Measuring quality in the therapeutic relationship-Part 1: Objective approaches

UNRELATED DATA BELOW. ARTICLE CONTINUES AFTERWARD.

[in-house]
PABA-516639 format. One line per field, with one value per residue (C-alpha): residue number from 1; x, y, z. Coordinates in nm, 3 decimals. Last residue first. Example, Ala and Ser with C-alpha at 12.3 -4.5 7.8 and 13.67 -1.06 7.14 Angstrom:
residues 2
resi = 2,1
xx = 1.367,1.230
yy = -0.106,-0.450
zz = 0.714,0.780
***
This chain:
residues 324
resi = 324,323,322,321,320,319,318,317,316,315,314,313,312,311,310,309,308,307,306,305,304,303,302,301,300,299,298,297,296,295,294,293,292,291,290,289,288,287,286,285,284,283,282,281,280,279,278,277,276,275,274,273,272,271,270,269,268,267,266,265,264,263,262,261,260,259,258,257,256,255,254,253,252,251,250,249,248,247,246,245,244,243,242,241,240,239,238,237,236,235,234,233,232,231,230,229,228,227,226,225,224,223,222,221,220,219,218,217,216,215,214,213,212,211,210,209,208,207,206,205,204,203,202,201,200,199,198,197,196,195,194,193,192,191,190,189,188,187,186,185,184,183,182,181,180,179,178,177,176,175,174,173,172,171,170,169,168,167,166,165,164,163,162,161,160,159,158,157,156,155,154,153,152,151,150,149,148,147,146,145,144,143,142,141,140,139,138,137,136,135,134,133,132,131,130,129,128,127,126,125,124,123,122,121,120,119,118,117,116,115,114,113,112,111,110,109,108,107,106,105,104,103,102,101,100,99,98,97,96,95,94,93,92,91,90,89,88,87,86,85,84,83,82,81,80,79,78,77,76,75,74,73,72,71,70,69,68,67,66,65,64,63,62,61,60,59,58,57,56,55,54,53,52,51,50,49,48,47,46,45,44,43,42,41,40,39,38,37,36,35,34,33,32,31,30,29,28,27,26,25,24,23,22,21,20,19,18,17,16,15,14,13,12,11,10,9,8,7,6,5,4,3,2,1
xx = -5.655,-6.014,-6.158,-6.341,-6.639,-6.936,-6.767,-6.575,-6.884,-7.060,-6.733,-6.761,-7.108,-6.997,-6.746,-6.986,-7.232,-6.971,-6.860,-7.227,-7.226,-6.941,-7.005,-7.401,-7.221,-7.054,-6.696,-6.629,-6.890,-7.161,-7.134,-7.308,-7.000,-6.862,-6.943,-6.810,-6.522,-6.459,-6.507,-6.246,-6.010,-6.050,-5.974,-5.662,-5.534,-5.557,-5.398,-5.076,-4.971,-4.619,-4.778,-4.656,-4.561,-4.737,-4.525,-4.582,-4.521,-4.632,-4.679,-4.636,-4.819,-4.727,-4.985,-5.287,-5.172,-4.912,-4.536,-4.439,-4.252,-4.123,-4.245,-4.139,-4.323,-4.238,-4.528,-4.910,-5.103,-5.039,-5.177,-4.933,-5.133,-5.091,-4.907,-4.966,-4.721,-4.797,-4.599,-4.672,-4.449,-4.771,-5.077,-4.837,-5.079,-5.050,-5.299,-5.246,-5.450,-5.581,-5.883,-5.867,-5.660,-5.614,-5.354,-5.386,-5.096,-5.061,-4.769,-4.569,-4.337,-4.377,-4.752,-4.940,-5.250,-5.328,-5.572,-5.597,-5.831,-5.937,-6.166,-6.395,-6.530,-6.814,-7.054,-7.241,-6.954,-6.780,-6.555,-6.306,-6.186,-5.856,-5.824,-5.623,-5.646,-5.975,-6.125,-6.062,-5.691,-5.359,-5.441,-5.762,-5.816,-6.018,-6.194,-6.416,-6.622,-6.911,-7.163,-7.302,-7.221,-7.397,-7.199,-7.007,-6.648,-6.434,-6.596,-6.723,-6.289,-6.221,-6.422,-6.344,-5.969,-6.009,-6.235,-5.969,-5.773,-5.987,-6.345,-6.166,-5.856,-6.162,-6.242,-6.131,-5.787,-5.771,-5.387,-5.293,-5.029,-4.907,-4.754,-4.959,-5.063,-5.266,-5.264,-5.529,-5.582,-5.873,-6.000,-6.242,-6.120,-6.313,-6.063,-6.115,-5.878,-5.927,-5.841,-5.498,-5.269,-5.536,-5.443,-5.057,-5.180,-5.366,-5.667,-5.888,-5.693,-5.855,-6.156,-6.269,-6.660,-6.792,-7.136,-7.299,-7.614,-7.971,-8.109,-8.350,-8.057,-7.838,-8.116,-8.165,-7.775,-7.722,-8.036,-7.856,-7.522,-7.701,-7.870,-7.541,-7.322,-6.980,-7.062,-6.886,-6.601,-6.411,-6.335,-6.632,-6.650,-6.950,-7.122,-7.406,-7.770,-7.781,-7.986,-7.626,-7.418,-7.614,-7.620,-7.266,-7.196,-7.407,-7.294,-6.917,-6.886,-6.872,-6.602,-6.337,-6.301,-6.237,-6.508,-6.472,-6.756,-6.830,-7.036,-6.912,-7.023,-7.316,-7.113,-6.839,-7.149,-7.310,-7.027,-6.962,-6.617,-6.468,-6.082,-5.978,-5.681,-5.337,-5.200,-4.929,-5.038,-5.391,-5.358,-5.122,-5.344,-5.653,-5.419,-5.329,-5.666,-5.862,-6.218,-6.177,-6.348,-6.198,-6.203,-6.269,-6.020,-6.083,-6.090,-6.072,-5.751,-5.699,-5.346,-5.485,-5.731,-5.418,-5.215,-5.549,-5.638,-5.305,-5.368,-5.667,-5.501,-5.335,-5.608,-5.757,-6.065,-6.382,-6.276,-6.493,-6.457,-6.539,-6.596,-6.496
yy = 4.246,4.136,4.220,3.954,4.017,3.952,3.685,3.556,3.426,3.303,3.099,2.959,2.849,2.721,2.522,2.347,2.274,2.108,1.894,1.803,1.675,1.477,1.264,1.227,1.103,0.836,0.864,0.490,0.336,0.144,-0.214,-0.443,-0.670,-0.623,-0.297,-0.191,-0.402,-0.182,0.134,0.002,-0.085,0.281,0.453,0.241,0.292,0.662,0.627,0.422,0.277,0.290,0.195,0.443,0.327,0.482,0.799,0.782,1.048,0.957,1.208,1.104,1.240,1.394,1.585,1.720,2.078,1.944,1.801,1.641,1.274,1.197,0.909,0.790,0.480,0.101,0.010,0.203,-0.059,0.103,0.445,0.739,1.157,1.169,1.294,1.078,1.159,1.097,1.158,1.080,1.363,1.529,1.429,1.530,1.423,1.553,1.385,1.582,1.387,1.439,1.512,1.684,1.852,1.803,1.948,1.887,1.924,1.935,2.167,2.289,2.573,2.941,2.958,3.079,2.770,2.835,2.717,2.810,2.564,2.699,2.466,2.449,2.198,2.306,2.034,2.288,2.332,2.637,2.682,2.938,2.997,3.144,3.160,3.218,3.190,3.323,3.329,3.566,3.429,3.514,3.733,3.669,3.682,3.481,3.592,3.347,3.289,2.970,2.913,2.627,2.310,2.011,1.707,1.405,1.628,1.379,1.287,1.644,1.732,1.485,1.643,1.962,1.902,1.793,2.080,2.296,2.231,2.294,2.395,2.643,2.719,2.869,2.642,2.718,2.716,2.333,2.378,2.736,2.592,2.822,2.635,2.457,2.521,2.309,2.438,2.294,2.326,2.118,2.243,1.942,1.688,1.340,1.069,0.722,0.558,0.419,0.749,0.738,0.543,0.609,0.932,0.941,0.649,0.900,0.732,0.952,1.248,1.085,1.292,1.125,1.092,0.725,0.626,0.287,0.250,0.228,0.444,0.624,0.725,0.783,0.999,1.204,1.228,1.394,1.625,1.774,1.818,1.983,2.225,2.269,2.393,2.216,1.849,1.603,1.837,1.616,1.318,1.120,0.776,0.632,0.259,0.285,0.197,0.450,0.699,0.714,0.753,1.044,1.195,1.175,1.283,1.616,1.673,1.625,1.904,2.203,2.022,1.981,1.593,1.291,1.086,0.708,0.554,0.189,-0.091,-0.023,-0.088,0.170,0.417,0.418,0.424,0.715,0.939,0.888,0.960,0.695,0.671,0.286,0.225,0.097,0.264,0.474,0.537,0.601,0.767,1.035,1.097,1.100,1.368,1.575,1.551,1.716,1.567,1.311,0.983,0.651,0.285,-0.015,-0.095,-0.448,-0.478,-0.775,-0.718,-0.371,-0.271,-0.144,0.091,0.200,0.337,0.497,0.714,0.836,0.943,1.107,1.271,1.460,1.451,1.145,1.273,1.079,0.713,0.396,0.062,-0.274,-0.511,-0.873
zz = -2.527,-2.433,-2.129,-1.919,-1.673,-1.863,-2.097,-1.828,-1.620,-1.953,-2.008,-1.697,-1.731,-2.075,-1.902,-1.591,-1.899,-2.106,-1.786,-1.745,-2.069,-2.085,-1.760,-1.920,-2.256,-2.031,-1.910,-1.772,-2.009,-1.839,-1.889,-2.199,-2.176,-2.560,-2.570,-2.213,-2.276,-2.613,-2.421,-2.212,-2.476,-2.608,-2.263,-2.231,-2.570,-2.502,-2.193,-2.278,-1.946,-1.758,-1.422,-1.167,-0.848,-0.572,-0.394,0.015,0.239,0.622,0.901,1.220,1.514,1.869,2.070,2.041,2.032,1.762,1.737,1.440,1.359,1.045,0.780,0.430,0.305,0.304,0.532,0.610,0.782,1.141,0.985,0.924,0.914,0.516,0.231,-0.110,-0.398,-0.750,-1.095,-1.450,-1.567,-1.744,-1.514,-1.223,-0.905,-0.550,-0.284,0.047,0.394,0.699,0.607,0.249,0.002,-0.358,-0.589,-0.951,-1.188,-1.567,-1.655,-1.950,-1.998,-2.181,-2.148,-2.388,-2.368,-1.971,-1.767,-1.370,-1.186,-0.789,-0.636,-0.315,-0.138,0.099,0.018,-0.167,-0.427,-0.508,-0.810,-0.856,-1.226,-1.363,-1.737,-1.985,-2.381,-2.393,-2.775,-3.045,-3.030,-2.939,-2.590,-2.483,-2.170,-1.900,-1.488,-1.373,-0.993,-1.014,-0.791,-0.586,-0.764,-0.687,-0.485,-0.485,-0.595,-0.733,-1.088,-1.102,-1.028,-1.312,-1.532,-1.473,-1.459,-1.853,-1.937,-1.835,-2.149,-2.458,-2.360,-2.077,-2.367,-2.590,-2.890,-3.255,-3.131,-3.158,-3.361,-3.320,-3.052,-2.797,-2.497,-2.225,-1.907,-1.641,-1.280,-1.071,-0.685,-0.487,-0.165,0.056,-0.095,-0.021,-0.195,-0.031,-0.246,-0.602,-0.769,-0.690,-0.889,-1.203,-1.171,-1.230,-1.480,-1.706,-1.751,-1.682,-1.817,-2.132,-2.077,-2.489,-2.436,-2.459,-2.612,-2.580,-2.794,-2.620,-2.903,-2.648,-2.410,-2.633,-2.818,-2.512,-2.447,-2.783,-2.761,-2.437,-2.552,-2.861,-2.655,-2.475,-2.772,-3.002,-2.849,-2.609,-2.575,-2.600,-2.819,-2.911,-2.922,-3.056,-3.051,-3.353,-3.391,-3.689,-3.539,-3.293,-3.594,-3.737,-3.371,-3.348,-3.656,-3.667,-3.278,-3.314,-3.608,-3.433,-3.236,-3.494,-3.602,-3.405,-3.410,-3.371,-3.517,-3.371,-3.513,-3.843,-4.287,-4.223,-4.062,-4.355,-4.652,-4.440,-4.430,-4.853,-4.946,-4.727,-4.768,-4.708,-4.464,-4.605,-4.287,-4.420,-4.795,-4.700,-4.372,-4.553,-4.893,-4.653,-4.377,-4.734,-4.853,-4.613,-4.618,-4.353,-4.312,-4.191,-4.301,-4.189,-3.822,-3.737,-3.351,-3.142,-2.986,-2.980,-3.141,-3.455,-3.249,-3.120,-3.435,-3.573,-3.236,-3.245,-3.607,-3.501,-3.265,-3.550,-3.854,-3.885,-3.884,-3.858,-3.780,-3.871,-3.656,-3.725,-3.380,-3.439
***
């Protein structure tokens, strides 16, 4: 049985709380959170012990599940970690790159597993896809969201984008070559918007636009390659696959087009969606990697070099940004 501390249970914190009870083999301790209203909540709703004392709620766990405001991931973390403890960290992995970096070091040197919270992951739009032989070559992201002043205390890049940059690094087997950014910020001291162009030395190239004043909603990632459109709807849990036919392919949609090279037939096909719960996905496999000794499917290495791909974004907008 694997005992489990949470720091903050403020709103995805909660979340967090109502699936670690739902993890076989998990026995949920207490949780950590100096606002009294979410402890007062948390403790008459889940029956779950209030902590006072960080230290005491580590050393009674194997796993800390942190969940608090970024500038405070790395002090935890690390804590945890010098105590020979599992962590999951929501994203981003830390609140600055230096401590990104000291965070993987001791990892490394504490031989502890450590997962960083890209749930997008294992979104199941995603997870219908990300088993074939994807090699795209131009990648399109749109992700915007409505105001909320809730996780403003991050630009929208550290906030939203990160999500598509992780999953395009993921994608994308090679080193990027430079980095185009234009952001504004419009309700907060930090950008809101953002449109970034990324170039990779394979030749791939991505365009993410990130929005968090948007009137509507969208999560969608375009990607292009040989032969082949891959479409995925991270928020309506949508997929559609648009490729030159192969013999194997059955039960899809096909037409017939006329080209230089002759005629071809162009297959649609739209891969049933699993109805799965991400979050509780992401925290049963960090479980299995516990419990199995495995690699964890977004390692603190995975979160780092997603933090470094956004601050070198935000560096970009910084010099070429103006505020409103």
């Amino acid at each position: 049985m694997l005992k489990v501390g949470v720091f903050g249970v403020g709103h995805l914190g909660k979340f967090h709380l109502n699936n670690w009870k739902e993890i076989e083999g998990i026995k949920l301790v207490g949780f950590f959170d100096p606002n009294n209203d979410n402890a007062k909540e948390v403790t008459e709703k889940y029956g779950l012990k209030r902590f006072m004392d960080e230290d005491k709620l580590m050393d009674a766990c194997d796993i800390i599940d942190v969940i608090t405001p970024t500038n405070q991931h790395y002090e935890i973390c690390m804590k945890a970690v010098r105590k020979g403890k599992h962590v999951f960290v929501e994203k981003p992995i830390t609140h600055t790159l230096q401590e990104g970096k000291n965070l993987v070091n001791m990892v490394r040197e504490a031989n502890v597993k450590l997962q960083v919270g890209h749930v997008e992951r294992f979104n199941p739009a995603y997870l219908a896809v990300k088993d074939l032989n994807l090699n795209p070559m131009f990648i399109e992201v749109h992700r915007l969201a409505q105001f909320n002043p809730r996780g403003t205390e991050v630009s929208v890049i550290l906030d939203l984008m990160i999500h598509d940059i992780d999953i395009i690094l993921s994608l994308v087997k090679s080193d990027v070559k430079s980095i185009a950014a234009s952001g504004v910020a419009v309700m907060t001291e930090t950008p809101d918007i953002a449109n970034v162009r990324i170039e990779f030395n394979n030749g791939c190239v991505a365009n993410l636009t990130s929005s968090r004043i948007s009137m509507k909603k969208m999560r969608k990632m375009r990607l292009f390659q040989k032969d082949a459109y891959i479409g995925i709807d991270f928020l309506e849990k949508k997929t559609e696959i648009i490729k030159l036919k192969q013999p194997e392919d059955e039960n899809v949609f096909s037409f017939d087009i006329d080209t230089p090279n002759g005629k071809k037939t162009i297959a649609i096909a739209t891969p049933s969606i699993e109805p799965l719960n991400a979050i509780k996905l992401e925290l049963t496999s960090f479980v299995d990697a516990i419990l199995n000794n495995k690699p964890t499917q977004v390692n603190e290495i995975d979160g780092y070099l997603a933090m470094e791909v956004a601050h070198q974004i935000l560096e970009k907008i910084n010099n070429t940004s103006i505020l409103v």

Background: The therapeutic relationship is complex. Any attempt to capture its quality in a score or metric must involve an element of reductionism. But policymakers increasingly ignore the unmeasured. Aim: To review the different concepts, theoretical models and empirical approaches which researchers have used to capture the relationship between practitioner and patient in terms of scales, categories and other objective metrics. Method: Drawing on the principles of meta-narrative systematic review (but without seeking an exhaustive inventory of every paper ever published), we considered different research traditions in terms of their respective philosophical assumptions, methodological strengths and limitations and empirical findings. We applied published quality criteria from each tradition to papers within that tradition. Results: Three main research approaches were oriented to producing objective data about the therapeutic relationship. These appeared to have emerged in different research traditions: Patient satisfaction surveys (health services research), rate-your-relationship surveys (social psychology) and interaction analysis (cognitive psychology). Each emphasised a different dimension and produced a different perspective on quality. Conclusions Objective metrics, when well designed, offer important insights into the therapeutic relationship, but its elusive essence remains imperfectly captured by the best of them.